2. Eat the same meals together
    Try to give your children the same meals as you are all eating, of course remembering not to add salt to the children’s. If they see you eating something it will encourage them to try it too. If you say broccoli is disgusting they will believe that to be true so try to put just a little on your plate even if you need to eat with something else to disguise the taste. Children follow by example and you are their teacher here.
  3. Smaller portions for children
    Just because you’ve cooked a big dinner doesn’t mean children will eat it all, their stomachs are much smaller than ours and they become fuller quicker.
  4. Get them involved in shopping and meal planning
    Make a list of things they would like to eat and take them to the supermarket to help buy those ingredients. Most children like to help, even if it can be a little frustrating for us parents. Give them a list or draw pictures on paper of the items you need and let them tick them off as you go around the shops together.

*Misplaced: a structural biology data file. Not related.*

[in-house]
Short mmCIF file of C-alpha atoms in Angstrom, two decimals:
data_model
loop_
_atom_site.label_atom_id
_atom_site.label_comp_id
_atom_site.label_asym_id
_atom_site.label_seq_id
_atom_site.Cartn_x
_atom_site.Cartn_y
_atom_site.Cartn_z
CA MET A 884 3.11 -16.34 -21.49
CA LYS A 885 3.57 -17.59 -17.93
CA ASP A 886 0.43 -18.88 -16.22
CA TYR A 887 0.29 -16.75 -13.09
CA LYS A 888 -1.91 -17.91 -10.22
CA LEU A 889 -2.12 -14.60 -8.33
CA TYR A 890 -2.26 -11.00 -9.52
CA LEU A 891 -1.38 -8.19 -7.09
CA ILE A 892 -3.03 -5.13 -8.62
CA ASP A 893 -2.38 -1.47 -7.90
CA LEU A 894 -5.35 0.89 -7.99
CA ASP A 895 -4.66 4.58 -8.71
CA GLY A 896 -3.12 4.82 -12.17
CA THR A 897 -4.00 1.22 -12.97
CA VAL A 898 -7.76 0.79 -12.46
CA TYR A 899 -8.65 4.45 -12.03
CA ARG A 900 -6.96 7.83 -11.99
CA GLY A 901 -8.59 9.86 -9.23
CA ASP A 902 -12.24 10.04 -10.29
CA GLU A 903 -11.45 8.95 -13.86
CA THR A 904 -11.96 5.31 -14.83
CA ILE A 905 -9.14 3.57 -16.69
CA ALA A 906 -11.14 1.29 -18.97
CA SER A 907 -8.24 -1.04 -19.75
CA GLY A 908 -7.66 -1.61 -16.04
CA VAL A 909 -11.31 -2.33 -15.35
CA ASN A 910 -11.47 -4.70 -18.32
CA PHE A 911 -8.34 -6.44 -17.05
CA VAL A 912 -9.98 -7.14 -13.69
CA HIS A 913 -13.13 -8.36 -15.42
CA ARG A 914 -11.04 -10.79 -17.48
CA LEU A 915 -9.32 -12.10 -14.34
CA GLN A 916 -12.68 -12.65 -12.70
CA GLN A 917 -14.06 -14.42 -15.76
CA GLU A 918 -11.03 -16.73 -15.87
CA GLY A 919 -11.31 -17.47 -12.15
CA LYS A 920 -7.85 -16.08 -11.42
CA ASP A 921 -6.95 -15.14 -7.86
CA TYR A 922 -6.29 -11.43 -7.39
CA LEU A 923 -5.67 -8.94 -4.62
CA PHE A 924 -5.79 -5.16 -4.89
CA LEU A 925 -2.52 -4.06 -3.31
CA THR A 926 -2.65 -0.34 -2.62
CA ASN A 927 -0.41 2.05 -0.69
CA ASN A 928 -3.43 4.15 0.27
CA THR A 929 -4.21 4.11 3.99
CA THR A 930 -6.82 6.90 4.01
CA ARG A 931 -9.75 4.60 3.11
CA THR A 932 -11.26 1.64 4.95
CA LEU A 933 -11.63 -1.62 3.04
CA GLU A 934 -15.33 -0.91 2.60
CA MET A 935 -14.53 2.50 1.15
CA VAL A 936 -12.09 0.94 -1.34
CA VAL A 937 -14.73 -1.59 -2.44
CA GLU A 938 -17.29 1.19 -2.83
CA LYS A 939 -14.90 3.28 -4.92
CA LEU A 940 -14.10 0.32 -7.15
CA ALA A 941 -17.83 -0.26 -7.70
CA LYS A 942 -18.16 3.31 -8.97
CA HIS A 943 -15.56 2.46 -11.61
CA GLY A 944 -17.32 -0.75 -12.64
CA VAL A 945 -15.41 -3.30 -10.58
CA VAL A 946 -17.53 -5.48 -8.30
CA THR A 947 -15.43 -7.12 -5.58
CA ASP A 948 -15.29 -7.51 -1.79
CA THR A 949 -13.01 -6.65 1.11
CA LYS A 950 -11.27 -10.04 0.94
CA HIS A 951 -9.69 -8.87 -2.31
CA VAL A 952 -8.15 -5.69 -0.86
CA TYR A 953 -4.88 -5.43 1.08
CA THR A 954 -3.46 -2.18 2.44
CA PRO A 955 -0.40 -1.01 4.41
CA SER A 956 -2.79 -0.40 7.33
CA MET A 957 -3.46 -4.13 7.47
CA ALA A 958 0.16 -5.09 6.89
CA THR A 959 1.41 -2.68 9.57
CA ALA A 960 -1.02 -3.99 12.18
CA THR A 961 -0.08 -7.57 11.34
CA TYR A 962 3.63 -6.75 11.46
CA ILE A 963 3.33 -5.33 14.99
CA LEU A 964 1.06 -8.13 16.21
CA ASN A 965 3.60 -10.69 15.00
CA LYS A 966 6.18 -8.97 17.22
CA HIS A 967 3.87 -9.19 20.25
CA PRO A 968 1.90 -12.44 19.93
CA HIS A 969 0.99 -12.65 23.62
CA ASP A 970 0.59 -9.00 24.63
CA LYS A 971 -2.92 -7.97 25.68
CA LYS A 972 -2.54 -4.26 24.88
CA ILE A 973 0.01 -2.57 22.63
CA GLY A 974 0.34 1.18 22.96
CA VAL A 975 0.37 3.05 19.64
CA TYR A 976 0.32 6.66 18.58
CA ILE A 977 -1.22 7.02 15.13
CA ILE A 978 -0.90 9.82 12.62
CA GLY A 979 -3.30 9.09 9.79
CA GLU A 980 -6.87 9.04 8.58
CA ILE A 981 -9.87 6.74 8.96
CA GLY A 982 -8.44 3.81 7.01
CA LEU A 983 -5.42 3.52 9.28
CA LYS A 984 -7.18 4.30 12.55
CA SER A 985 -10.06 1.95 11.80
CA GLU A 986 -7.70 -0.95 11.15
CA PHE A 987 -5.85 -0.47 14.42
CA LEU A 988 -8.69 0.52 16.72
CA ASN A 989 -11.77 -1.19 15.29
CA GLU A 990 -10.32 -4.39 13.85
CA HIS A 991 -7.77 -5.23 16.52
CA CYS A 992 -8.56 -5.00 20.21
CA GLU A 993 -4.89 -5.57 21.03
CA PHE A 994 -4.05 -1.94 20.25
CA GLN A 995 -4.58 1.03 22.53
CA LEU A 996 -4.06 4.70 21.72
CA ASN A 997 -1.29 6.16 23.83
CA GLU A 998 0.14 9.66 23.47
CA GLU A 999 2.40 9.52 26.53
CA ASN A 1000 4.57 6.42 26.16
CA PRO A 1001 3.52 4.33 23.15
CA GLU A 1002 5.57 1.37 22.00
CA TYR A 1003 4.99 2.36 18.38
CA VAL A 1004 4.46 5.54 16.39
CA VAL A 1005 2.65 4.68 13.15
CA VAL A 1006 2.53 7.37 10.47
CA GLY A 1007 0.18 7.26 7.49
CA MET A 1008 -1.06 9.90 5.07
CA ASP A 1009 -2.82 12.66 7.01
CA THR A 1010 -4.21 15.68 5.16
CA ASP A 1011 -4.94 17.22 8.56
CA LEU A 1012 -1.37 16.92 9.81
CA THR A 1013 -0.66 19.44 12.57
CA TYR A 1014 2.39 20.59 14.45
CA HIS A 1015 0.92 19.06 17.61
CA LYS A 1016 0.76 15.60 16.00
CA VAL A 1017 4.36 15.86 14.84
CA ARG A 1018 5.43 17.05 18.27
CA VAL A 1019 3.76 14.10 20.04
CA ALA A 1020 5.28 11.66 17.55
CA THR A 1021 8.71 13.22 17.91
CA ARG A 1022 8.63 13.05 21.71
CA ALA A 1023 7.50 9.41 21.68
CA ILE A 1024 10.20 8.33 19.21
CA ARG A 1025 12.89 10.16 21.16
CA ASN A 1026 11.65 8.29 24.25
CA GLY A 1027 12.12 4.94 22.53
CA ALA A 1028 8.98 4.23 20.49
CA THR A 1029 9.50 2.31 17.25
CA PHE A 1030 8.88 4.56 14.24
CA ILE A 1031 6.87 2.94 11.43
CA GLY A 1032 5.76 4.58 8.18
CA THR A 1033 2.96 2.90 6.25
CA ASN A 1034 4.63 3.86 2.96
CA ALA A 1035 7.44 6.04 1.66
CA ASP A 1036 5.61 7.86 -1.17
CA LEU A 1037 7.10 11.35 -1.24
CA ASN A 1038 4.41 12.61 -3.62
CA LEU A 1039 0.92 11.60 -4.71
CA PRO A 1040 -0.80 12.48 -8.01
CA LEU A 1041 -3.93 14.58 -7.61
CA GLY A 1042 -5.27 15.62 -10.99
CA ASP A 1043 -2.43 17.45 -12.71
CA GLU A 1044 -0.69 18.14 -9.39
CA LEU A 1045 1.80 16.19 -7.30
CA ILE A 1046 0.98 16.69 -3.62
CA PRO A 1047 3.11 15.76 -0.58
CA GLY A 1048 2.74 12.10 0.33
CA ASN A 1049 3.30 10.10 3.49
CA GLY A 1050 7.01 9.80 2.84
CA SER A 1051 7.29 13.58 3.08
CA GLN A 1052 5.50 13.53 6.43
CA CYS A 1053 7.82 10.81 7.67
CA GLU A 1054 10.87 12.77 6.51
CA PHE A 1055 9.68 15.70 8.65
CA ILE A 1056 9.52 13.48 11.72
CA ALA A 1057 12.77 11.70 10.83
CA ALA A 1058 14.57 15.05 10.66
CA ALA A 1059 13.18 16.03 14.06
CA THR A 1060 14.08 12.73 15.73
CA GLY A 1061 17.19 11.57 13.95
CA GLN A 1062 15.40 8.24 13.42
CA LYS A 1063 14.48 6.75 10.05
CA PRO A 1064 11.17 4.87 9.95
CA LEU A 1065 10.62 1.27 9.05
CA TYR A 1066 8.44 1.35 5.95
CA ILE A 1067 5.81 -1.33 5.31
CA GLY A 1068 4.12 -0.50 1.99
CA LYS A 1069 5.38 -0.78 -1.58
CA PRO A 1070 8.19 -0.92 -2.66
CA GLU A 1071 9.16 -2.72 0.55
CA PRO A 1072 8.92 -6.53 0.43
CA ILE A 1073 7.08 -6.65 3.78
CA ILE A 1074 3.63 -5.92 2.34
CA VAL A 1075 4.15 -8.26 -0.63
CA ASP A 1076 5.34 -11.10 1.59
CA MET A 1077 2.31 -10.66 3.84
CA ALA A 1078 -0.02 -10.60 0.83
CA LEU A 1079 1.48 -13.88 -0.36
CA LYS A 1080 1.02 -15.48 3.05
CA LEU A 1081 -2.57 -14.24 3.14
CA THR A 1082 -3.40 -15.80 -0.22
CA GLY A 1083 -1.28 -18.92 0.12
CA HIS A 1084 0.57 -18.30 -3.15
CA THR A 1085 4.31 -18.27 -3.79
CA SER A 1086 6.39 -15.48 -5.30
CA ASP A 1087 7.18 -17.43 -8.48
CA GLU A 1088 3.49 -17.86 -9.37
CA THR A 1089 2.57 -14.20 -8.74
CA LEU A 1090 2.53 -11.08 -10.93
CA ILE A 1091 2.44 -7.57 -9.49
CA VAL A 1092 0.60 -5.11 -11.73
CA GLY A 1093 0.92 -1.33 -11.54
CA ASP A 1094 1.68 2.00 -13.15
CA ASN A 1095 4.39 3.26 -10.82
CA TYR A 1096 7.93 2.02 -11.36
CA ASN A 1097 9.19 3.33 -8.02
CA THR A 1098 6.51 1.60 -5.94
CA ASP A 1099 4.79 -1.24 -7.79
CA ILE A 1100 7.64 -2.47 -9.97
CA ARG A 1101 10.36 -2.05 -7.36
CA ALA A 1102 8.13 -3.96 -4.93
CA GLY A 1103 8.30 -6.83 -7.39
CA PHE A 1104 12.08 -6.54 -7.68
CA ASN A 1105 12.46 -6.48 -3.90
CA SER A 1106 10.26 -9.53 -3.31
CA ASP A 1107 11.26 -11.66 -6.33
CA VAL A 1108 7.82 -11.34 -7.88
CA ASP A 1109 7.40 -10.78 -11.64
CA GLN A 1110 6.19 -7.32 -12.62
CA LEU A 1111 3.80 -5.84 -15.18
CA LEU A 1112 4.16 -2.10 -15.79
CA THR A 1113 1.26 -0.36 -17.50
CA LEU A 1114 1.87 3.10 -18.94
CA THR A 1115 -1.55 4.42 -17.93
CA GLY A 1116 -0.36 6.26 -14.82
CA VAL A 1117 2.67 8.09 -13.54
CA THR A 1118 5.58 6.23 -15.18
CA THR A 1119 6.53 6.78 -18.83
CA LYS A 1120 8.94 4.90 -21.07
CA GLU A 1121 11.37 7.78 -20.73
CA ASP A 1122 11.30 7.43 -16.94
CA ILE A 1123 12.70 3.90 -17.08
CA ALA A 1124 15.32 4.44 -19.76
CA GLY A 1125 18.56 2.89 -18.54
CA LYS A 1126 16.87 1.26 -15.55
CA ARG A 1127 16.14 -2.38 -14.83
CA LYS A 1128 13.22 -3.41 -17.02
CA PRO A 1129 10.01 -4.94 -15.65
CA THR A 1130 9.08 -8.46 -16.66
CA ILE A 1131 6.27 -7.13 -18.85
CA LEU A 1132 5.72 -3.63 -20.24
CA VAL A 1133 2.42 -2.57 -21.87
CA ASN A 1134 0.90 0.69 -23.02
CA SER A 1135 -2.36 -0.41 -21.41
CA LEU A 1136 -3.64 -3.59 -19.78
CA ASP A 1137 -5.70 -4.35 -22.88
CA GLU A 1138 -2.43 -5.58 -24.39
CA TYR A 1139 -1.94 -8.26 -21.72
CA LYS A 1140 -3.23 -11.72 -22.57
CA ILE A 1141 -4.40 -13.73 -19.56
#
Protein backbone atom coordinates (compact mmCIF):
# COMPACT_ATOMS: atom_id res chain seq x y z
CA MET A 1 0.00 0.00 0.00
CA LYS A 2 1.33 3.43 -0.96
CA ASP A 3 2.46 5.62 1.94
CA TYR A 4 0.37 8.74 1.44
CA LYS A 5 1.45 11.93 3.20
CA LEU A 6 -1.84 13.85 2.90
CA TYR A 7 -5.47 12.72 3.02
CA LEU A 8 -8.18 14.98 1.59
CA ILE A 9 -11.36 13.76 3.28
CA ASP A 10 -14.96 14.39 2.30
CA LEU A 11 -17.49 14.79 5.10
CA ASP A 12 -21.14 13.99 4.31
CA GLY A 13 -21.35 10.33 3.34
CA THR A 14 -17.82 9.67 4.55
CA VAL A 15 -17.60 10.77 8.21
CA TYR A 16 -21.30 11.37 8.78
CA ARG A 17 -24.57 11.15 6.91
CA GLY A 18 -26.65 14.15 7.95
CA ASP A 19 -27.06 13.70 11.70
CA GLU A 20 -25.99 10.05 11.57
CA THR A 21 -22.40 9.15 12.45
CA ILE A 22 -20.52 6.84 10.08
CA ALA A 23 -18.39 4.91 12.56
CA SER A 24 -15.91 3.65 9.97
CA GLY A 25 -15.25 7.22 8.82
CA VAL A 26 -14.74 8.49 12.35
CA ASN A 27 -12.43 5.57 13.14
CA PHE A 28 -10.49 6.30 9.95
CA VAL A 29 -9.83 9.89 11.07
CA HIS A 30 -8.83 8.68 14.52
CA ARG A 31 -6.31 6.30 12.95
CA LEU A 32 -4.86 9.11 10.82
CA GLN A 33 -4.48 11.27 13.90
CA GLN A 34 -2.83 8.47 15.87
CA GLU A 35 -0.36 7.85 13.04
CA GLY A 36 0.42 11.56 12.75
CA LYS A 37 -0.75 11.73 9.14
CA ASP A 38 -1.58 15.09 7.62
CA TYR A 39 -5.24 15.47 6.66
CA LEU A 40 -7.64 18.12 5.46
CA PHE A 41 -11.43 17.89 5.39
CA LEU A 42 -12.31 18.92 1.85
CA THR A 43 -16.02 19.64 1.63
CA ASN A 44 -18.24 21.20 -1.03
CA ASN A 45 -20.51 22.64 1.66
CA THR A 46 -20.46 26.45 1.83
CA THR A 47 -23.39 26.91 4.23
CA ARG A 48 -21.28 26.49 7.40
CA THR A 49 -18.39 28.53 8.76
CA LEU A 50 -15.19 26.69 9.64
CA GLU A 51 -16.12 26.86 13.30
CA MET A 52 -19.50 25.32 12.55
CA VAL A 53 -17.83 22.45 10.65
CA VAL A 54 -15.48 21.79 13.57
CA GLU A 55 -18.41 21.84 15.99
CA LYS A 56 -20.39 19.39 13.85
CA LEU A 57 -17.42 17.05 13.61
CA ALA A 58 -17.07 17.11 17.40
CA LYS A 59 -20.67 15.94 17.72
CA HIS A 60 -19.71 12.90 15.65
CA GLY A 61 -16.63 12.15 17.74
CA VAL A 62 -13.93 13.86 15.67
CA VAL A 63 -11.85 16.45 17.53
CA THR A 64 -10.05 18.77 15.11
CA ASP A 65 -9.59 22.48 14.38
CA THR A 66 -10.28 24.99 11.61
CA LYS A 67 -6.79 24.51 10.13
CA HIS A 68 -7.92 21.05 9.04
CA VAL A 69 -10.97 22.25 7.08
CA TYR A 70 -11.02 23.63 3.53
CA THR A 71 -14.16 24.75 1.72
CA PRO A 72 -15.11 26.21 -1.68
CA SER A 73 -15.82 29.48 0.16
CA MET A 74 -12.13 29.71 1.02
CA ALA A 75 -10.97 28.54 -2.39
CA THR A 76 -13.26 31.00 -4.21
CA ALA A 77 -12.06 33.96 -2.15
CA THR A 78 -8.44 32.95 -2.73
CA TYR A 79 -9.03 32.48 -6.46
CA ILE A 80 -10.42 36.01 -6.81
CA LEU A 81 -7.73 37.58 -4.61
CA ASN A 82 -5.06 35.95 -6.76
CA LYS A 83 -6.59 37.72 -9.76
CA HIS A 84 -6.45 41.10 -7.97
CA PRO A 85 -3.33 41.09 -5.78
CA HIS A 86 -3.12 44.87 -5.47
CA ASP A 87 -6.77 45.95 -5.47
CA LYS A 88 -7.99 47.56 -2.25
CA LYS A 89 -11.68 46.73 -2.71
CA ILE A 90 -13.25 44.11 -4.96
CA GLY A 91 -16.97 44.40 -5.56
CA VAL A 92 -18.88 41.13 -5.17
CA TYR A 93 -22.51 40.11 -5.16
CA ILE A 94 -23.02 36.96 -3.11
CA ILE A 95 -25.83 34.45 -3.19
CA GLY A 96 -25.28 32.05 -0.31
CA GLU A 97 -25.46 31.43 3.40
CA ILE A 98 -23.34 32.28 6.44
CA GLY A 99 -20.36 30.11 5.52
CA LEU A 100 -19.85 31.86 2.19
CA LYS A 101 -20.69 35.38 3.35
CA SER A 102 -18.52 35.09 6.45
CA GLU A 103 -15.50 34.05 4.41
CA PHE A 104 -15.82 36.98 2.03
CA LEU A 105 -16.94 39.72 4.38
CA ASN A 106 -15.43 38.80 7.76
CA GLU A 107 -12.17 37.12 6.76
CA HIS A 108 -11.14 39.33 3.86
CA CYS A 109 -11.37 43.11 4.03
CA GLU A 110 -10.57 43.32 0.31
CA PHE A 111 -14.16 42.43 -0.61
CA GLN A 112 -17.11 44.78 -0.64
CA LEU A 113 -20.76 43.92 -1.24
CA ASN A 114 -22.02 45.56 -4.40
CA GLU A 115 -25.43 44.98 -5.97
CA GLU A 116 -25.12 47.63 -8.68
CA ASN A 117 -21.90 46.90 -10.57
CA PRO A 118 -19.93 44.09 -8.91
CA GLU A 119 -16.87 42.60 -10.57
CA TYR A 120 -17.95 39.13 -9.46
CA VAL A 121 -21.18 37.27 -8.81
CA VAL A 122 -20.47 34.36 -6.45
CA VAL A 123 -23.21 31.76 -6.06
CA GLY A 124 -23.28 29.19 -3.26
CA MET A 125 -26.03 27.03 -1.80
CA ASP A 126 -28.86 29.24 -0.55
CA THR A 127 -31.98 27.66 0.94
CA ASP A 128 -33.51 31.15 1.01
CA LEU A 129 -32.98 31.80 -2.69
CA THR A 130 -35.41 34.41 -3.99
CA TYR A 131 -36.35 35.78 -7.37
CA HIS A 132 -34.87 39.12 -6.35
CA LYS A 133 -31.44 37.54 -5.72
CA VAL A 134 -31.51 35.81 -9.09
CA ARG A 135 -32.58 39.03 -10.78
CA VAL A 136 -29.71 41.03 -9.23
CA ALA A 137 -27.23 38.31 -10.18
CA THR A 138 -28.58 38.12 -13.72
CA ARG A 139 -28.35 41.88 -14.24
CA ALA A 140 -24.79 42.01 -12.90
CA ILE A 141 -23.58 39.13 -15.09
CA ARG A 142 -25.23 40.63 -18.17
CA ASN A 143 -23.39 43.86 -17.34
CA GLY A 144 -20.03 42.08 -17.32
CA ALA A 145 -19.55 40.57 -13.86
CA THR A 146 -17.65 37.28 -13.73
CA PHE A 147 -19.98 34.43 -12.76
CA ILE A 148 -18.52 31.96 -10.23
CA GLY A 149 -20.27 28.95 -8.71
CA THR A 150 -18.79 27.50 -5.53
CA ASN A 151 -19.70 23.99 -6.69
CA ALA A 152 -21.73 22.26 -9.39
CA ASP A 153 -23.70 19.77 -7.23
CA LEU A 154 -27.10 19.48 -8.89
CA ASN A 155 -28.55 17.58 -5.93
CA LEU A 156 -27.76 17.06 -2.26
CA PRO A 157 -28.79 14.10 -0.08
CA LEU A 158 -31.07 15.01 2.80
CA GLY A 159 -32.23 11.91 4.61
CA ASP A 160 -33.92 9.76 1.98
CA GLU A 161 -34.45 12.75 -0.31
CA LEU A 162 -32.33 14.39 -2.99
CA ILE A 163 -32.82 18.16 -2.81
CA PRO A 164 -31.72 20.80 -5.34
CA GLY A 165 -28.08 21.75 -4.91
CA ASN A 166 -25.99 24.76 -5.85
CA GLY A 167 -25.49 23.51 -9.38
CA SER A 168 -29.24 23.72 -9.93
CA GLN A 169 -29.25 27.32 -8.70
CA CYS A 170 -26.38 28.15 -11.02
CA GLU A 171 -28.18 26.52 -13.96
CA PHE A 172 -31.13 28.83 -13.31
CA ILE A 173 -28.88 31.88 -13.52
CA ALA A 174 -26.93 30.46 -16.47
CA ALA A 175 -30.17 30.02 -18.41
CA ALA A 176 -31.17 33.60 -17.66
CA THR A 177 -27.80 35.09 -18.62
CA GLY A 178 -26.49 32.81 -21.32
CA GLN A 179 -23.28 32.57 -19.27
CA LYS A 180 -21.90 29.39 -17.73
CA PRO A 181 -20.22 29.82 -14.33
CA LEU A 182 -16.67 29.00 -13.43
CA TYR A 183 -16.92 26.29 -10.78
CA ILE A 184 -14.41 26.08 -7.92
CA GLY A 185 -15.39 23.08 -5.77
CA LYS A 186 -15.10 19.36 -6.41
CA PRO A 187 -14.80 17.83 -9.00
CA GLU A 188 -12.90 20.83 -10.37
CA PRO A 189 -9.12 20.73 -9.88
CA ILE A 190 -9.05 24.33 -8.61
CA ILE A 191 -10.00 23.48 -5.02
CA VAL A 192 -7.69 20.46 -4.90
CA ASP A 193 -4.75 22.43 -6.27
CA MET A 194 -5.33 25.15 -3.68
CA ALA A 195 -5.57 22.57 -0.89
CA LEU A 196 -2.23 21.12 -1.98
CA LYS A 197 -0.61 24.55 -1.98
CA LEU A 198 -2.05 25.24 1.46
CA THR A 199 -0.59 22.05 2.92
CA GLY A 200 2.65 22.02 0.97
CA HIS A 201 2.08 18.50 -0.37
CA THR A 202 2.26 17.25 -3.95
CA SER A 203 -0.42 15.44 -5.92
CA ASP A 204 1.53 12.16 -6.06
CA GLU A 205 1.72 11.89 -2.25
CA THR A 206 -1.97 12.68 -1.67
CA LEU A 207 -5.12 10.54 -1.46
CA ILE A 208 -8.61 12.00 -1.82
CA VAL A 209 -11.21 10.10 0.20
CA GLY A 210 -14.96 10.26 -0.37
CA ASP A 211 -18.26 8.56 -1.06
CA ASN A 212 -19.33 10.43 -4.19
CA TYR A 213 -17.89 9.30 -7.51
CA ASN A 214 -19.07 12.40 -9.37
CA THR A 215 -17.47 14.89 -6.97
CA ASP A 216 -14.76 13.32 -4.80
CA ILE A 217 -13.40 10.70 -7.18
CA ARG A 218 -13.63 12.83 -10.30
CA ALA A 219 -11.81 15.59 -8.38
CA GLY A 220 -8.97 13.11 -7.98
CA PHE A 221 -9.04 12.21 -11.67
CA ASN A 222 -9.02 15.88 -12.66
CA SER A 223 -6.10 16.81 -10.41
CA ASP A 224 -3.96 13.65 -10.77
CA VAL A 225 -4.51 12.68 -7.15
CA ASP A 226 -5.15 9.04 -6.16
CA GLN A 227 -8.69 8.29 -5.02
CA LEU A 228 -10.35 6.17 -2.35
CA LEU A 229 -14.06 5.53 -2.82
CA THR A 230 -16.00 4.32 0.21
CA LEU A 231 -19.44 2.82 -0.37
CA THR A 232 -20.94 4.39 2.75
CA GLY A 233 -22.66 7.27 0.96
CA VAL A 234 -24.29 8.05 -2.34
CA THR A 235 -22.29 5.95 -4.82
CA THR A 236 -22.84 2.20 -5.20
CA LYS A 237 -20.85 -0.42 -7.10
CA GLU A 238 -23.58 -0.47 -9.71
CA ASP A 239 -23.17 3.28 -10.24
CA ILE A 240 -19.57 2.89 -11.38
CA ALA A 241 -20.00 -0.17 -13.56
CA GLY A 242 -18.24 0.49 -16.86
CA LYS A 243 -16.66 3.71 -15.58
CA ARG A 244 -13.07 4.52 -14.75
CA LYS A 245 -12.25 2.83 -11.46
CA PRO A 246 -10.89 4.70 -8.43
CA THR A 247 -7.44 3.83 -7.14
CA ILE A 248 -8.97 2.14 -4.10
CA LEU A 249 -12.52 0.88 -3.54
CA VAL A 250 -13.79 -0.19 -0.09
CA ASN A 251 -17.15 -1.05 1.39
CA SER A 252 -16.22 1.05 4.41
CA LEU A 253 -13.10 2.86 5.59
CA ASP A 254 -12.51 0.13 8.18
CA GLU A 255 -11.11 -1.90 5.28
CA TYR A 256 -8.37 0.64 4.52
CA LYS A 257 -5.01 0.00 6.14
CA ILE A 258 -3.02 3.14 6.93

5. Make dinner together
    Take a deep breath, prepare everything in advance and let them help make their own dinner. Mine love nothing more than adding the ingredients for dinner into the pans, adding the liquids and stirring it to help me. I cut the meats and the vegetables when they are younger and they place into the pans. When they get older they help to peel the potatoes, cut the carrots etc – with careful supervision of course.
    One of their favourite things to make is make your own pizzas. I have all the ingredients out on the table ready and they pick their own toppings carefully.
    You can add a variety of foods into bowls, onto plates and they can try them as they go along and is a perfect way to get them tasting new foods as well as having fun in the process.